We distract ourselves. Others interrupt us. Losing focus is a part of the daily business grind. But there are ways we can get back into the zone.
This past week I’ve been developing a business plan, conducting research and creating a brand identity for a retail gift store. The problem? I created this store out of thin air!

This is how I become sidetracked – I “google” something, get interested and suddenly I’m down a rabbit hole of brainstorming and idea generating.

I love the concept I created and it may very well come to fruition but the fact is I currently have a company I could be focusing on when existing client work is complete. That company is my own.

Does this happen to you? Do you find yourself suddenly obsessed with inventory counts when really you should be reviewing last month’s sales? Or worried about the cleanliness of baseboards when sales calls are begging to be made.

When we become sidetracked the only one we hurt, is, yep, that face in the mirror. So how do we avoid losing focus? Try one of these (hey, I AM blogging right now so they do work).

Give the interruption an appointment. It is okay to say “Thanks for your call/visit. I am not able speak with you right now but can we talk/meet at 3pm instead?” You just postponed a distraction.

Plan for distractions and interruptions. If you work in an interruption-rich culture or much of your actual job is putting out “fires”, avoiding interruptions will provide difficult. So plan them into your schedule by blocking time, usually in the morning or at shift changes for interruptions. During this time, float through the office or work on lighter tasks like checking emails, blogs, etc.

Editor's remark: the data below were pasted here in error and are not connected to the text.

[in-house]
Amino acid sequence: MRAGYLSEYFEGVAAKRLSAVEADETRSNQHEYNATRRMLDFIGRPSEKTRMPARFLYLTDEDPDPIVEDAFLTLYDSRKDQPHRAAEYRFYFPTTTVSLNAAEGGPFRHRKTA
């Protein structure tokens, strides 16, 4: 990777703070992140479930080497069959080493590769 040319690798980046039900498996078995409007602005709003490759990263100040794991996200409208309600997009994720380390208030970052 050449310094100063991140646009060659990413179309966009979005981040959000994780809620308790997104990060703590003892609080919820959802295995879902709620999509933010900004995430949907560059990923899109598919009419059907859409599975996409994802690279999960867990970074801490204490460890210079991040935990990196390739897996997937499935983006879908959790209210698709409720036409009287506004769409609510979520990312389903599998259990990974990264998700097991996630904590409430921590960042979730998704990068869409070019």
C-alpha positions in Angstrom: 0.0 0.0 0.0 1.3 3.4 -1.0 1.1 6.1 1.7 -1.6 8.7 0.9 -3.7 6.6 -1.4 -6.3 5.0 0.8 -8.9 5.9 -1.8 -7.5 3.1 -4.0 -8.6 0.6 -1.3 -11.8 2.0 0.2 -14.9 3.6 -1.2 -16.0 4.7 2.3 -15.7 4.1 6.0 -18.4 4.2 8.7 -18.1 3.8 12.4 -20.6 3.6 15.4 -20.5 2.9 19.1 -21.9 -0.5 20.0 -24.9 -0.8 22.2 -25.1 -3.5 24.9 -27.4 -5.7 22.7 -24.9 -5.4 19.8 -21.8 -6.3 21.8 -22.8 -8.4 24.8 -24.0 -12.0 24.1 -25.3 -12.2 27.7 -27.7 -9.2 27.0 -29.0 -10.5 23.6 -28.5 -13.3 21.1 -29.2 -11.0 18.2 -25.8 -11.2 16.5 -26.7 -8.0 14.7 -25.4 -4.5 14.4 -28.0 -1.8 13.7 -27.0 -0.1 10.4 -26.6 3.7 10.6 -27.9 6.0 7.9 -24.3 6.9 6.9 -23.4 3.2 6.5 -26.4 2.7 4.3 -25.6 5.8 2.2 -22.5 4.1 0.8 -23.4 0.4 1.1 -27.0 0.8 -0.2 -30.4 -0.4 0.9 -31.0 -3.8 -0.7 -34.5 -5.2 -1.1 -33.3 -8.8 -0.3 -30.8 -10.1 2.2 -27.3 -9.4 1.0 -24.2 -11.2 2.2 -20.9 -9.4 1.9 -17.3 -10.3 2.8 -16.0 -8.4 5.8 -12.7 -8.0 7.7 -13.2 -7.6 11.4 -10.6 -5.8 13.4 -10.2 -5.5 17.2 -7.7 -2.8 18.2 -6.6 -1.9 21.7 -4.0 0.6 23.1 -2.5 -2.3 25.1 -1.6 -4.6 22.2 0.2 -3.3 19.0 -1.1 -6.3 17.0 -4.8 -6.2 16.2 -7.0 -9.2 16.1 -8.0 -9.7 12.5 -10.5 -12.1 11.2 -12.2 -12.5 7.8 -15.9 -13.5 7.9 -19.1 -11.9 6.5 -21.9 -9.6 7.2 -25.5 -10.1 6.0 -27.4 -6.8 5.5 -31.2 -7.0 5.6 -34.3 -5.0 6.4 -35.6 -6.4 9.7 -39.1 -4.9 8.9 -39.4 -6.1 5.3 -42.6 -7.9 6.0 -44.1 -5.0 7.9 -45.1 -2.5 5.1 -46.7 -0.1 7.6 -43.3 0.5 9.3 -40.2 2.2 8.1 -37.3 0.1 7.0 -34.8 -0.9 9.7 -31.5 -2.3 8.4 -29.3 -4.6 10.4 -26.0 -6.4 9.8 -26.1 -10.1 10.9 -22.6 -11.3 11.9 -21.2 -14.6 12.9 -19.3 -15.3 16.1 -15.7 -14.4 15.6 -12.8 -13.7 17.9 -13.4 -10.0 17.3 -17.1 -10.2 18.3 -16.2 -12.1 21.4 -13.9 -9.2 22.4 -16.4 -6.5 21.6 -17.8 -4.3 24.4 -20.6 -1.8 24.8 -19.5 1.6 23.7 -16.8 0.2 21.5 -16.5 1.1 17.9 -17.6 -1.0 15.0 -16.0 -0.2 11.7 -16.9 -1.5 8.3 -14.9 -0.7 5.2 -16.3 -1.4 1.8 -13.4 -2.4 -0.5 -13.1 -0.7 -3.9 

Conversely, create do-not-disturb, office hours. Get strict about your time and make it known to friends, family and work colleagues when you cannot be disturbed. Use an actual “do not disturb” sign on your door, physically close your door, hunch down, hide and get to work. Sometimes in the zany, often loud, ad agency, I escaped to another location when writing an important brief. Feel guilty? You can place a sign-up sheet for people that stop by and share when you’ll re-surface for air.

Have a post-it note brainstorm. When tasks seem huge or overly abundant, I take a blank wall, a pad of post-its and pen in hand. I start jotting down actions – one to every post-it. What will be the next action, and the next, and the next. Seeing it all before me keeps me focused. And when an action gets accomplished, that post-it gets pulled down. Making my progress tangible.